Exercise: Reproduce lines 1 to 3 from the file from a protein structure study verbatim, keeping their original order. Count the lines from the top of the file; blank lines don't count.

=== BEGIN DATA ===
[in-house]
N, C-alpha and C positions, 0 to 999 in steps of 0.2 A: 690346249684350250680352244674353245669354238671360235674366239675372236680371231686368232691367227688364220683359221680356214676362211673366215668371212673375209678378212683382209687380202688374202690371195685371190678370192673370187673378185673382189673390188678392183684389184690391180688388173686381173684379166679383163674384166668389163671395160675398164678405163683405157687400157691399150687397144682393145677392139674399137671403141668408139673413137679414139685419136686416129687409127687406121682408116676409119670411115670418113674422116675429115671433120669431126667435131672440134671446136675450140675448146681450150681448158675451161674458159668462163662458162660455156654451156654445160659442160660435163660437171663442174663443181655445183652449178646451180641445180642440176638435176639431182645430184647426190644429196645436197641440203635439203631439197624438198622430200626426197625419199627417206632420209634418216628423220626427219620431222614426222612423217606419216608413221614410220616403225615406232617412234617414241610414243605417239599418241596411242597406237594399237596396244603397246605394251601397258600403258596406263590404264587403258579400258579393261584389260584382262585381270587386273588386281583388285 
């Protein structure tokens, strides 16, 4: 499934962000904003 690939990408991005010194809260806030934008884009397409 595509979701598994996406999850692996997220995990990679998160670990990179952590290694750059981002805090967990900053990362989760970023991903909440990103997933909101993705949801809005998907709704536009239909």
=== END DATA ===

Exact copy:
[in-house]
N, C-alpha and C positions, 0 to 999 in steps of 0.2 A: 690346249684350250680352244674353245669354238671360235674366239675372236680371231686368232691367227688364220683359221680356214676362211673366215668371212673375209678378212683382209687380202688374202690371195685371190678370192673370187673378185673382189673390188678392183684389184690391180688388173686381173684379166679383163674384166668389163671395160675398164678405163683405157687400157691399150687397144682393145677392139674399137671403141668408139673413137679414139685419136686416129687409127687406121682408116676409119670411115670418113674422116675429115671433120669431126667435131672440134671446136675450140675448146681450150681448158675451161674458159668462163662458162660455156654451156654445160659442160660435163660437171663442174663443181655445183652449178646451180641445180642440176638435176639431182645430184647426190644429196645436197641440203635439203631439197624438198622430200626426197625419199627417206632420209634418216628423220626427219620431222614426222612423217606419216608413221614410220616403225615406232617412234617414241610414243605417239599418241596411242597406237594399237596396244603397246605394251601397258600403258596406263590404264587403258579400258579393261584389260584382262585381270587386273588386281583388285 
């Protein structure tokens, strides 16, 4: 499934962000904003 690939990408991005010194809260806030934008884009397409 595509979701598994996406999850692996997220995990990679998160670990990179952590290694750059981002805090967990900053990362989760970023991903909440990103997933909101993705949801809005998907709704536009239909």